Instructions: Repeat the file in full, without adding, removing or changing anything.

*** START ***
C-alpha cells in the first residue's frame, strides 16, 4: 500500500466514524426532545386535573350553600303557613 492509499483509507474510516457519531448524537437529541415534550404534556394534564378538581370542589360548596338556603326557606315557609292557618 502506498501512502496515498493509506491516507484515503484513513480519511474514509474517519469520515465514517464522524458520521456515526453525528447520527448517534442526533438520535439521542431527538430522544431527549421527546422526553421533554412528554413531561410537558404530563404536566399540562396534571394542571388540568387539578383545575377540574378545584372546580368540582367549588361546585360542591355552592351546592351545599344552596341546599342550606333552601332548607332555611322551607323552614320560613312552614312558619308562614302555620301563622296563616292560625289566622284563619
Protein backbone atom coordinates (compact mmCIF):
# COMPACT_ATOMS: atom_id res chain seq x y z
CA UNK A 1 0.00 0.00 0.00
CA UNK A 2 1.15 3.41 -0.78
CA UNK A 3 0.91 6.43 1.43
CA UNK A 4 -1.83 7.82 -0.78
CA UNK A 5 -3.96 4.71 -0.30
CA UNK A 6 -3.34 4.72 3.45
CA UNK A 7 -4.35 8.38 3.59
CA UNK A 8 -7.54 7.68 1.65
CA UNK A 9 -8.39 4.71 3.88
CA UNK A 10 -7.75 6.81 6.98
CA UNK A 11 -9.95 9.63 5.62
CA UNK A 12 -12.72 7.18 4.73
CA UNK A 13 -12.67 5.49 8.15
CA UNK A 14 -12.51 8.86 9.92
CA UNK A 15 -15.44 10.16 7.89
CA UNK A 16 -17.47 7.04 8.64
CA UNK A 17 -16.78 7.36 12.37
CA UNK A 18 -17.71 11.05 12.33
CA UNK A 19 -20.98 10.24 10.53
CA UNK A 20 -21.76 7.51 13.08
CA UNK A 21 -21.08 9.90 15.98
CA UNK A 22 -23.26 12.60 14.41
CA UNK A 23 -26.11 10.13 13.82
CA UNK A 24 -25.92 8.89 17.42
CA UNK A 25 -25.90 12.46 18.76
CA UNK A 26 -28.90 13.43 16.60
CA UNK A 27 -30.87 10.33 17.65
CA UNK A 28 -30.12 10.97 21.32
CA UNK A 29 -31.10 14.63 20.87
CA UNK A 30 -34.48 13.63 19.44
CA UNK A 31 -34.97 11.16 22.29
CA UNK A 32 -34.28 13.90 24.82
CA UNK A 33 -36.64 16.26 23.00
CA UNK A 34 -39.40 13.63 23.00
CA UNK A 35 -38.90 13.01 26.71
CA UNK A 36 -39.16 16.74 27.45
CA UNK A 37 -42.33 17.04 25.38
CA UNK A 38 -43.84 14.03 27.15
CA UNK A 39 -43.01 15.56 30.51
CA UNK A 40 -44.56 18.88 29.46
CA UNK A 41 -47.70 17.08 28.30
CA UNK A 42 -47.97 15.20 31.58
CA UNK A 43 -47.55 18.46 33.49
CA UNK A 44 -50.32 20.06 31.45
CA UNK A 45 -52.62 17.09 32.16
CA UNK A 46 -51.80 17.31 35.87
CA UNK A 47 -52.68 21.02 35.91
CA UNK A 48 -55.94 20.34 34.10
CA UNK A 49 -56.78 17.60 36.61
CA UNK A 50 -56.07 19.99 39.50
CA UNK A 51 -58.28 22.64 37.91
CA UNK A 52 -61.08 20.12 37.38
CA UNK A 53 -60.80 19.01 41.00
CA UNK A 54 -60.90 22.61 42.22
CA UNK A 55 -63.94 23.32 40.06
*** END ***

C-alpha cells in the first residue's frame, strides 16, 4: 500500500466514524426532545386535573350553600303557613 492509499483509507474510516457519531448524537437529541415534550404534556394534564378538581370542589360548596338556603326557606315557609292557618 502506498501512502496515498493509506491516507484515503484513513480519511474514509474517519469520515465514517464522524458520521456515526453525528447520527448517534442526533438520535439521542431527538430522544431527549421527546422526553421533554412528554413531561410537558404530563404536566399540562396534571394542571388540568387539578383545575377540574378545584372546580368540582367549588361546585360542591355552592351546592351545599344552596341546599342550606333552601332548607332555611322551607323552614320560613312552614312558619308562614302555620301563622296563616292560625289566622284563619
Protein backbone atom coordinates (compact mmCIF):
# COMPACT_ATOMS: atom_id res chain seq x y z
CA UNK A 1 0.00 0.00 0.00
CA UNK A 2 1.15 3.41 -0.78
CA UNK A 3 0.91 6.43 1.43
CA UNK A 4 -1.83 7.82 -0.78
CA UNK A 5 -3.96 4.71 -0.30
CA UNK A 6 -3.34 4.72 3.45
CA UNK A 7 -4.35 8.38 3.59
CA UNK A 8 -7.54 7.68 1.65
CA UNK A 9 -8.39 4.71 3.88
CA UNK A 10 -7.75 6.81 6.98
CA UNK A 11 -9.95 9.63 5.62
CA UNK A 12 -12.72 7.18 4.73
CA UNK A 13 -12.67 5.49 8.15
CA UNK A 14 -12.51 8.86 9.92
CA UNK A 15 -15.44 10.16 7.89
CA UNK A 16 -17.47 7.04 8.64
CA UNK A 17 -16.78 7.36 12.37
CA UNK A 18 -17.71 11.05 12.33
CA UNK A 19 -20.98 10.24 10.53
CA UNK A 20 -21.76 7.51 13.08
CA UNK A 21 -21.08 9.90 15.98
CA UNK A 22 -23.26 12.60 14.41
CA UNK A 23 -26.11 10.13 13.82
CA UNK A 24 -25.92 8.89 17.42
CA UNK A 25 -25.90 12.46 18.76
CA UNK A 26 -28.90 13.43 16.60
CA UNK A 27 -30.87 10.33 17.65
CA UNK A 28 -30.12 10.97 21.32
CA UNK A 29 -31.10 14.63 20.87
CA UNK A 30 -34.48 13.63 19.44
CA UNK A 31 -34.97 11.16 22.29
CA UNK A 32 -34.28 13.90 24.82
CA UNK A 33 -36.64 16.26 23.00
CA UNK A 34 -39.40 13.63 23.00
CA UNK A 35 -38.90 13.01 26.71
CA UNK A 36 -39.16 16.74 27.45
CA UNK A 37 -42.33 17.04 25.38
CA UNK A 38 -43.84 14.03 27.15
CA UNK A 39 -43.01 15.56 30.51
CA UNK A 40 -44.56 18.88 29.46
CA UNK A 41 -47.70 17.08 28.30
CA UNK A 42 -47.97 15.20 31.58
CA UNK A 43 -47.55 18.46 33.49
CA UNK A 44 -50.32 20.06 31.45
CA UNK A 45 -52.62 17.09 32.16
CA UNK A 46 -51.80 17.31 35.87
CA UNK A 47 -52.68 21.02 35.91
CA UNK A 48 -55.94 20.34 34.10
CA UNK A 49 -56.78 17.60 36.61
CA UNK A 50 -56.07 19.99 39.50
CA UNK A 51 -58.28 22.64 37.91
CA UNK A 52 -61.08 20.12 37.38
CA UNK A 53 -60.80 19.01 41.00
CA UNK A 54 -60.90 22.61 42.22
CA UNK A 55 -63.94 23.32 40.06